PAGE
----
The other conundrum I had to face are the limits and complications of Breast Cancer screening options with a Pacemaker. Having a pacemaker (ICD) means that there is kind of a rather large metal box in my left breast. I always tell people its approx. the size of your blackberry. This means I can never have an MRI and with all other screening options there will always be part of my breast that is obstructed from view. It is also possible that my ICD could be broken during screening. Not ideal, because whenever maintenance is required so is surgery. This is obviously something I would like to avoid, because although my record for surgeries has not been stellar so far (I am averaging about 1 every 2 years at this point) I am hopeful it will improve with time.

The final issue I have with screening is that it is very likely that one day I will go in for my regular scheduled screening and that will be the day that they tell me I do in fact have cancer. So in the end I will just have to do all of this anyways + chemo + radiation. I think anyone who has ever seen someone go through these treatments knows they are not pleasant, and I have decided that these are things that I want to avoid, and a preventative mastectomy is the very best option I have to ensure I don`t have to fight that fight.

So that friends is the long and short of it.No Boobs = No Cancer. This treatment is 90% effective, and that is a number I can get behind.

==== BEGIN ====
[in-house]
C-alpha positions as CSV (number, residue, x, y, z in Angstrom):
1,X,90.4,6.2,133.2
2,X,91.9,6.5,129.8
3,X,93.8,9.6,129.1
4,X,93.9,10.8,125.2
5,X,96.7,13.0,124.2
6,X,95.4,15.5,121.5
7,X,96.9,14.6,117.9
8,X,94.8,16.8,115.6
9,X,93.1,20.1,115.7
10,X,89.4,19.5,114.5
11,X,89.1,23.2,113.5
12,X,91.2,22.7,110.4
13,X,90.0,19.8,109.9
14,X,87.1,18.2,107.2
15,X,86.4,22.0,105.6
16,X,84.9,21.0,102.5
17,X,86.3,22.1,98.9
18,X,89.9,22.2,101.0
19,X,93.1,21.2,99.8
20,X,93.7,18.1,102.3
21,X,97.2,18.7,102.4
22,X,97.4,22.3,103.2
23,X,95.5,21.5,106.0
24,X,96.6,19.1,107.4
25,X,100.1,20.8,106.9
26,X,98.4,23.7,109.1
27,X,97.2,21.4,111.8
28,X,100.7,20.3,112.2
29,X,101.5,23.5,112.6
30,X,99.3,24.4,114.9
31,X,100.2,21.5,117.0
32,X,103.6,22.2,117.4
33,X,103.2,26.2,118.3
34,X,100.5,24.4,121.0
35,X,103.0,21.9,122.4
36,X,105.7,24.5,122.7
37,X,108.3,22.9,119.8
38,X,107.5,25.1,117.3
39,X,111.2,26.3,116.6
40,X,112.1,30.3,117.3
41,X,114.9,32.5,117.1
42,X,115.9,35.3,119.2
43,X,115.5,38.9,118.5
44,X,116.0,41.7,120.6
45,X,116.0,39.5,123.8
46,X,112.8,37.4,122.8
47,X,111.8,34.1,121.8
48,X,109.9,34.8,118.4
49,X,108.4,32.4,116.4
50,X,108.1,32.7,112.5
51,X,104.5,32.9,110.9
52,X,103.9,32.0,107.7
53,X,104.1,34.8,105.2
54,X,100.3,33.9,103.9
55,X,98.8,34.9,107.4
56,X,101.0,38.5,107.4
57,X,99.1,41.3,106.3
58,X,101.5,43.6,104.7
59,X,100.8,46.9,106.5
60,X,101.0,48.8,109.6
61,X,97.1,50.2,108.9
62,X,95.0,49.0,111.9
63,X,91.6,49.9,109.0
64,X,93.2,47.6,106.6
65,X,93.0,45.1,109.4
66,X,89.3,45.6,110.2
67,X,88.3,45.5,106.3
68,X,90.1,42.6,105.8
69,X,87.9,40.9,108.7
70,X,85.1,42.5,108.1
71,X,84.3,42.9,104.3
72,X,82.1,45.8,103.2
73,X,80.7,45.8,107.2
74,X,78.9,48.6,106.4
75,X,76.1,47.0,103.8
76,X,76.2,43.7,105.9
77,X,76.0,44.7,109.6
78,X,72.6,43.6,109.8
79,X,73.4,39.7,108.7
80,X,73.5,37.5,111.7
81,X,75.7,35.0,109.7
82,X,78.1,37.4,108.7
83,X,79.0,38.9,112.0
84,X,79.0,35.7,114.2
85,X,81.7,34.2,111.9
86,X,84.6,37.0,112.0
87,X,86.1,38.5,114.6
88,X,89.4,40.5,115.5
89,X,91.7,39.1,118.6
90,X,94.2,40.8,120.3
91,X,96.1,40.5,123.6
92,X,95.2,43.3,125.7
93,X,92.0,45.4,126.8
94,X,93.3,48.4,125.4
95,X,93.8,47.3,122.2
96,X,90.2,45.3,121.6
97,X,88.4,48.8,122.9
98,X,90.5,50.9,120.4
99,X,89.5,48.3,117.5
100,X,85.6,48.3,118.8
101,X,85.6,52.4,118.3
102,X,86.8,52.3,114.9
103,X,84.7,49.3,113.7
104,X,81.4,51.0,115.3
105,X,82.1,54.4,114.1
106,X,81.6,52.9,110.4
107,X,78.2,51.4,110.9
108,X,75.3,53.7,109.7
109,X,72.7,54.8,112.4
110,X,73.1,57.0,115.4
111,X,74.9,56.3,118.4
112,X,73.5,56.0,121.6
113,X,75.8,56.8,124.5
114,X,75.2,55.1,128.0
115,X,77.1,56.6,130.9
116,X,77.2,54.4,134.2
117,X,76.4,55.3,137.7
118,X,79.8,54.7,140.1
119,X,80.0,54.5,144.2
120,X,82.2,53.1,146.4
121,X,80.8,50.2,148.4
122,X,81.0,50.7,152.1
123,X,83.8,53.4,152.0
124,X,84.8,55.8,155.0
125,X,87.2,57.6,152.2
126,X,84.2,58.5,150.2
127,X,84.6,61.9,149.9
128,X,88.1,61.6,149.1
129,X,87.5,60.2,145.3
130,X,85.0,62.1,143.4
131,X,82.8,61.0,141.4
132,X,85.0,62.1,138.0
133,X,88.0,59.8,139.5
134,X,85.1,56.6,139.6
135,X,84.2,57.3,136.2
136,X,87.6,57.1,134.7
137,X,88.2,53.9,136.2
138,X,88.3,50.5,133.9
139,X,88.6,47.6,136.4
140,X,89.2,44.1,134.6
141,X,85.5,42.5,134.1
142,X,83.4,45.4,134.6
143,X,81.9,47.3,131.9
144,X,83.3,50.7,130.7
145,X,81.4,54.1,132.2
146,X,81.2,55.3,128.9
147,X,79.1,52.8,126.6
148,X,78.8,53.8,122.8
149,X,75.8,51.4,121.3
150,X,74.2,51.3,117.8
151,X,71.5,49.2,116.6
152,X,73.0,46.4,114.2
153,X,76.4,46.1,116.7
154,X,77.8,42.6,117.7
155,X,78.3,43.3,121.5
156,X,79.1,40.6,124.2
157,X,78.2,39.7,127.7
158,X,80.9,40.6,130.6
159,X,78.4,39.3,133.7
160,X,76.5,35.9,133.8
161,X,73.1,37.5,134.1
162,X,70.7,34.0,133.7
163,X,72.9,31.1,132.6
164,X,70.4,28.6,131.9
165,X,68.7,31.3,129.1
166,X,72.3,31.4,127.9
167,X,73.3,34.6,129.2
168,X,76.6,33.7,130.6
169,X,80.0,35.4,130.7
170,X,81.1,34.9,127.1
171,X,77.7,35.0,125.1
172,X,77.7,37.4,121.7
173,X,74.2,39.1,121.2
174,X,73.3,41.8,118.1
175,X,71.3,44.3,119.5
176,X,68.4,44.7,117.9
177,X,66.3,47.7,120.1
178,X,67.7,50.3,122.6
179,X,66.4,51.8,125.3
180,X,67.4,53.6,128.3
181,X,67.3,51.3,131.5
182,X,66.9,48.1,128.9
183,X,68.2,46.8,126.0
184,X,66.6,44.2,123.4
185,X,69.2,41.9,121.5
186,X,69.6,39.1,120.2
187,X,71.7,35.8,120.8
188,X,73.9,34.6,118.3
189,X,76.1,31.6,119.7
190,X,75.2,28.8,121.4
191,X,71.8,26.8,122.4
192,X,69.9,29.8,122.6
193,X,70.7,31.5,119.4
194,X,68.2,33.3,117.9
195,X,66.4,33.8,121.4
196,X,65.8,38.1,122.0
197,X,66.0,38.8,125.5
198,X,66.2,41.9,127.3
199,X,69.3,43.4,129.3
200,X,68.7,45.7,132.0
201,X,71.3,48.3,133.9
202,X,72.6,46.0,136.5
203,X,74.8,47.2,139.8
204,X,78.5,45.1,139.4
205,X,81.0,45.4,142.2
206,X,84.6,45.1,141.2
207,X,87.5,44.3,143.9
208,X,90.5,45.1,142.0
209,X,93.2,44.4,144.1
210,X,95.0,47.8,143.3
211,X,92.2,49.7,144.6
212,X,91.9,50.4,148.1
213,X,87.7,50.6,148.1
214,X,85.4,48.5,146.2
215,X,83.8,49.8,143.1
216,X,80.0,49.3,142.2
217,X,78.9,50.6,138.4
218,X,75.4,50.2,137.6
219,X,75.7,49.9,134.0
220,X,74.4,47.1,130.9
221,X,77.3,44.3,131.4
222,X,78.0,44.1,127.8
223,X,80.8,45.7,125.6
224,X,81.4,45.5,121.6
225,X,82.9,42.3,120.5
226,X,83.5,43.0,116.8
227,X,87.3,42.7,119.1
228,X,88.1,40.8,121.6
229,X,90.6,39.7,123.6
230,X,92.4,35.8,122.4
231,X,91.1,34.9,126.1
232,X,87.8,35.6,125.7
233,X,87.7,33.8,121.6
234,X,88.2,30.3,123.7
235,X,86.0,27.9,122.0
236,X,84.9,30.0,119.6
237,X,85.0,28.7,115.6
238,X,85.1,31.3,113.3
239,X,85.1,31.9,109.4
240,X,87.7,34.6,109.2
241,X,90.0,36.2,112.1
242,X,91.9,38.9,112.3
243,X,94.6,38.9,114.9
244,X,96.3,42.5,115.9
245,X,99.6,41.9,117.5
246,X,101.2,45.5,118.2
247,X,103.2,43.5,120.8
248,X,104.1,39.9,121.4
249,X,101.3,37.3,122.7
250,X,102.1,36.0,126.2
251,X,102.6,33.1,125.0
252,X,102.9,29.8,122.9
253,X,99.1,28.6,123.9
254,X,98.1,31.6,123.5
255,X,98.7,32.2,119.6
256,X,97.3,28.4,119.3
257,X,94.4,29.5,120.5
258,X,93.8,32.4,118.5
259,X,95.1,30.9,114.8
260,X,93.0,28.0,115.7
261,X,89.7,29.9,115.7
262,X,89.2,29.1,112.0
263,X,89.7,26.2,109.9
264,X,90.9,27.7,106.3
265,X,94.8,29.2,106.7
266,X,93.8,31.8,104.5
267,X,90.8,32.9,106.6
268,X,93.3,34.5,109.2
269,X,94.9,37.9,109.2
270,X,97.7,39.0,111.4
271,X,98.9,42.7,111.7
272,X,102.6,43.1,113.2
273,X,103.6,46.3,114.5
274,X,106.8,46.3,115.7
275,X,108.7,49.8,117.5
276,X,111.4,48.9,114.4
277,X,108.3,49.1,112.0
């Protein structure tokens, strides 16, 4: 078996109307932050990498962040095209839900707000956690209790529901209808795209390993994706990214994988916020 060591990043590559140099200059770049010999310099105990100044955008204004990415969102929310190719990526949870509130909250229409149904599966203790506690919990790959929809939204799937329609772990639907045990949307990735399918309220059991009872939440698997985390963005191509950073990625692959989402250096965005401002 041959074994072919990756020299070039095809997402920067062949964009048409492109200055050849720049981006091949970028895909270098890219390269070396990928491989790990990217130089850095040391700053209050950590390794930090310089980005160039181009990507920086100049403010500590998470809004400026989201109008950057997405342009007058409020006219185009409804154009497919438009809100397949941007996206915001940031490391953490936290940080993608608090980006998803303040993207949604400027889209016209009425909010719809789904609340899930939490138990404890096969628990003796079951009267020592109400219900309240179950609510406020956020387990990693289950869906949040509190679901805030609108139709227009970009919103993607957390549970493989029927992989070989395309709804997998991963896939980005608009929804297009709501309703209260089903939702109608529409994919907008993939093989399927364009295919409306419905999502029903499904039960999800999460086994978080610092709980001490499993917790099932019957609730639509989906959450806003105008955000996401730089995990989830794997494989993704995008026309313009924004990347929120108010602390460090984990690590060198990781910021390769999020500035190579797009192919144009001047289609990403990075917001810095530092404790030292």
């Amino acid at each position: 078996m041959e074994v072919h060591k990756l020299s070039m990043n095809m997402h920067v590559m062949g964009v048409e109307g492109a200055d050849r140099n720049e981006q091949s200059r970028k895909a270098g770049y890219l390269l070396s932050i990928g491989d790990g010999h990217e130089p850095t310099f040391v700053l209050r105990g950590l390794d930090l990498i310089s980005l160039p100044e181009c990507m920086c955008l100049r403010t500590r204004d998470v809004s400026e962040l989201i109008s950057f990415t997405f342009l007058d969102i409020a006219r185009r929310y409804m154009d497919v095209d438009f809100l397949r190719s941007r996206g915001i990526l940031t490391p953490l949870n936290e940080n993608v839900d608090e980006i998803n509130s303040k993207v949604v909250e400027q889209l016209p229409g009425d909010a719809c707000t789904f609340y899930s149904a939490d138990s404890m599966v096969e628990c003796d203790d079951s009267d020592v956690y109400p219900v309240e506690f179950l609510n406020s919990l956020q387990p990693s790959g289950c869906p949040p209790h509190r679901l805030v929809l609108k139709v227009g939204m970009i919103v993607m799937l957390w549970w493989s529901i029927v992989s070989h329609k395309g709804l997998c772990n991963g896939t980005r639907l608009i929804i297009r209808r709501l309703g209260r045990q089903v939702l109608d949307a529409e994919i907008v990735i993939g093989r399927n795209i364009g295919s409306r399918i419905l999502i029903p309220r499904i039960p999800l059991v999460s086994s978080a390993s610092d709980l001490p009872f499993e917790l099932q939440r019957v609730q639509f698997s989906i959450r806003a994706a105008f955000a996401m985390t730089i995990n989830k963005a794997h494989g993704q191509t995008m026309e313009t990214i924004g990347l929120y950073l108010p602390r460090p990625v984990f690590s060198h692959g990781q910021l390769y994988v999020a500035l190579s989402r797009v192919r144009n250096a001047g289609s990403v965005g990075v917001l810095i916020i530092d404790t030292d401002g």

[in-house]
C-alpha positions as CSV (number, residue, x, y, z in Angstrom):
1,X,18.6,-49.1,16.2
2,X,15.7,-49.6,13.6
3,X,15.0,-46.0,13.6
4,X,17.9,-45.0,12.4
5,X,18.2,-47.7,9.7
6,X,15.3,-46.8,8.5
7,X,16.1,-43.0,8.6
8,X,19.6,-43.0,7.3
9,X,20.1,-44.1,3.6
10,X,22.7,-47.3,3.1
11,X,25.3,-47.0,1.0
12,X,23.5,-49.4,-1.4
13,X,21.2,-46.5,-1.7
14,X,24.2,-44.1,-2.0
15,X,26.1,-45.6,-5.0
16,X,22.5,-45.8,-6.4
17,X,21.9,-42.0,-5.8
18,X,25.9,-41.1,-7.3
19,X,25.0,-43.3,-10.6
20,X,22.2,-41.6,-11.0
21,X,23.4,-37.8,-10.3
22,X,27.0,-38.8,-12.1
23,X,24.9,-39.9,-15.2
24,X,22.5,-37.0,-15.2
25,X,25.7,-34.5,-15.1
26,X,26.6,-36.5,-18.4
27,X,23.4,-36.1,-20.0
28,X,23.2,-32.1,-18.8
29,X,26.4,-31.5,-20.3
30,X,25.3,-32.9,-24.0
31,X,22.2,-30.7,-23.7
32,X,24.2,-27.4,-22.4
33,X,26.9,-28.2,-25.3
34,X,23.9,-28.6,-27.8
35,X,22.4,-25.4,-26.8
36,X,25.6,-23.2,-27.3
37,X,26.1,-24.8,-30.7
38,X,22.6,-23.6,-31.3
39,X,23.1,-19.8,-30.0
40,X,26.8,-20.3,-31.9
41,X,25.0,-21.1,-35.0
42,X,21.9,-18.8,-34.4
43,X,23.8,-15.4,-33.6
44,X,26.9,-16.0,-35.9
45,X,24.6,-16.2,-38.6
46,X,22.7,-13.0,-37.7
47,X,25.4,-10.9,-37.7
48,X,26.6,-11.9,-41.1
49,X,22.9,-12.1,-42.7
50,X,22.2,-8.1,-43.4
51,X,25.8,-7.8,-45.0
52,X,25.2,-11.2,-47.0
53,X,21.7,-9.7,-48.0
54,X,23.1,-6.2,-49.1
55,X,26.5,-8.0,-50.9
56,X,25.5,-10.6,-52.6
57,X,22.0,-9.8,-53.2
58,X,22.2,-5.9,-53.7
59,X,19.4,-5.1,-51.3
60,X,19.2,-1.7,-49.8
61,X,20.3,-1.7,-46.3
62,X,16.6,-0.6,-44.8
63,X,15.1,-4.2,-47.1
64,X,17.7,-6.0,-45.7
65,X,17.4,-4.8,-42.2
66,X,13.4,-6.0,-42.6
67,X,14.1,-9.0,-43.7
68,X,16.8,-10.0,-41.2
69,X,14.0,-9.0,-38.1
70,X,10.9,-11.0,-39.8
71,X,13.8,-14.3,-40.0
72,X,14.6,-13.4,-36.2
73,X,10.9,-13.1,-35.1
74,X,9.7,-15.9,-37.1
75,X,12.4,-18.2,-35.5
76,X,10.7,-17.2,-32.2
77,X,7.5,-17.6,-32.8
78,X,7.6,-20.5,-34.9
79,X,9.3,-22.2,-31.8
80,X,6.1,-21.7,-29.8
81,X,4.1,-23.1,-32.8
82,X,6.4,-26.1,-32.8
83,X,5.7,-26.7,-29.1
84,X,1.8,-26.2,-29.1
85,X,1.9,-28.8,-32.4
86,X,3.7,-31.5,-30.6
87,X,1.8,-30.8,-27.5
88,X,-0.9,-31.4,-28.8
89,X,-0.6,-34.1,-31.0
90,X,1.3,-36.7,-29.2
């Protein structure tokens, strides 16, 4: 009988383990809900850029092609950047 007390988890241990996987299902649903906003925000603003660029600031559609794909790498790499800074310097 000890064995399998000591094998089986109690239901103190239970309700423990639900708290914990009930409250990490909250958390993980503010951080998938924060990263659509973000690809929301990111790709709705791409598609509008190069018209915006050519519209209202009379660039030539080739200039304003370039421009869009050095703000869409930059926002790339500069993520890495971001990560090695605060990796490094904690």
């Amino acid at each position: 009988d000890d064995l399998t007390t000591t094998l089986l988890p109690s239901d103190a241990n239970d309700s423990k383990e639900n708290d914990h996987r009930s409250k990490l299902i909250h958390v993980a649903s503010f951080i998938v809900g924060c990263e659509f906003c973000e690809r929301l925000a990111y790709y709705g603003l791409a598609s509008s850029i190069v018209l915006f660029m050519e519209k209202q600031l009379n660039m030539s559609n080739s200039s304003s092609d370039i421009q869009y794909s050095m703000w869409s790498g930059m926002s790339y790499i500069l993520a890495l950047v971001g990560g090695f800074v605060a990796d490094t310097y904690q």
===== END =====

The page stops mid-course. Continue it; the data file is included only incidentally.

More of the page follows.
Love your favourite Darwinian Fail,

Wednesday, 3 August 2011

Because I am wrong in all the RIGHT ways...

I woke up extra early this morning and hit a 6:30 AM spin class. This morning was rainy and dreary, and it was looking about as cheery as I felt. I had an early appointment scheduled to meet with my plastic surgeon to OFFICALLY sign the paperwork to toast the titties, so I knew a little endorphine kick would probably go a long way today.

I was RIGHT! Not only did it feel good to give my body a good butt-kick and take out a little frustration first thing in the AM, but the class ended with Pink's "Raise Your Glass". As I was spinning my heart out (probably literally ba-dum-bum) her lyrics "So raise your glass if you are wrong in all the right ways, all my Underdogs" felt like it was written for me. It is definitely today's official theme song.

Today as I sat in my thin, little, blue hospital gown getting my boobs measured for implants and going over the nitty-gitty details of my upcoming mastectomy, and deciding how we are going to accomplish all these things while also accomodating my already existing pacemaker - I thought about how easy it would be to get wrapped up in all the ways my body is wrong. It would be so easy to think negatively about my genetics and this whole situation. But for all the ways I am WRONG these experiences have helped make me...ME. And the me that is RIGHT is able to see that. So as I signed away my breasts, and signed up for a bilateral mastectomy with an alloderm reconstruction I raised my glass for being wrong in all the right ways, and walked out with a smile.

Love your favourite Darwinian Fail,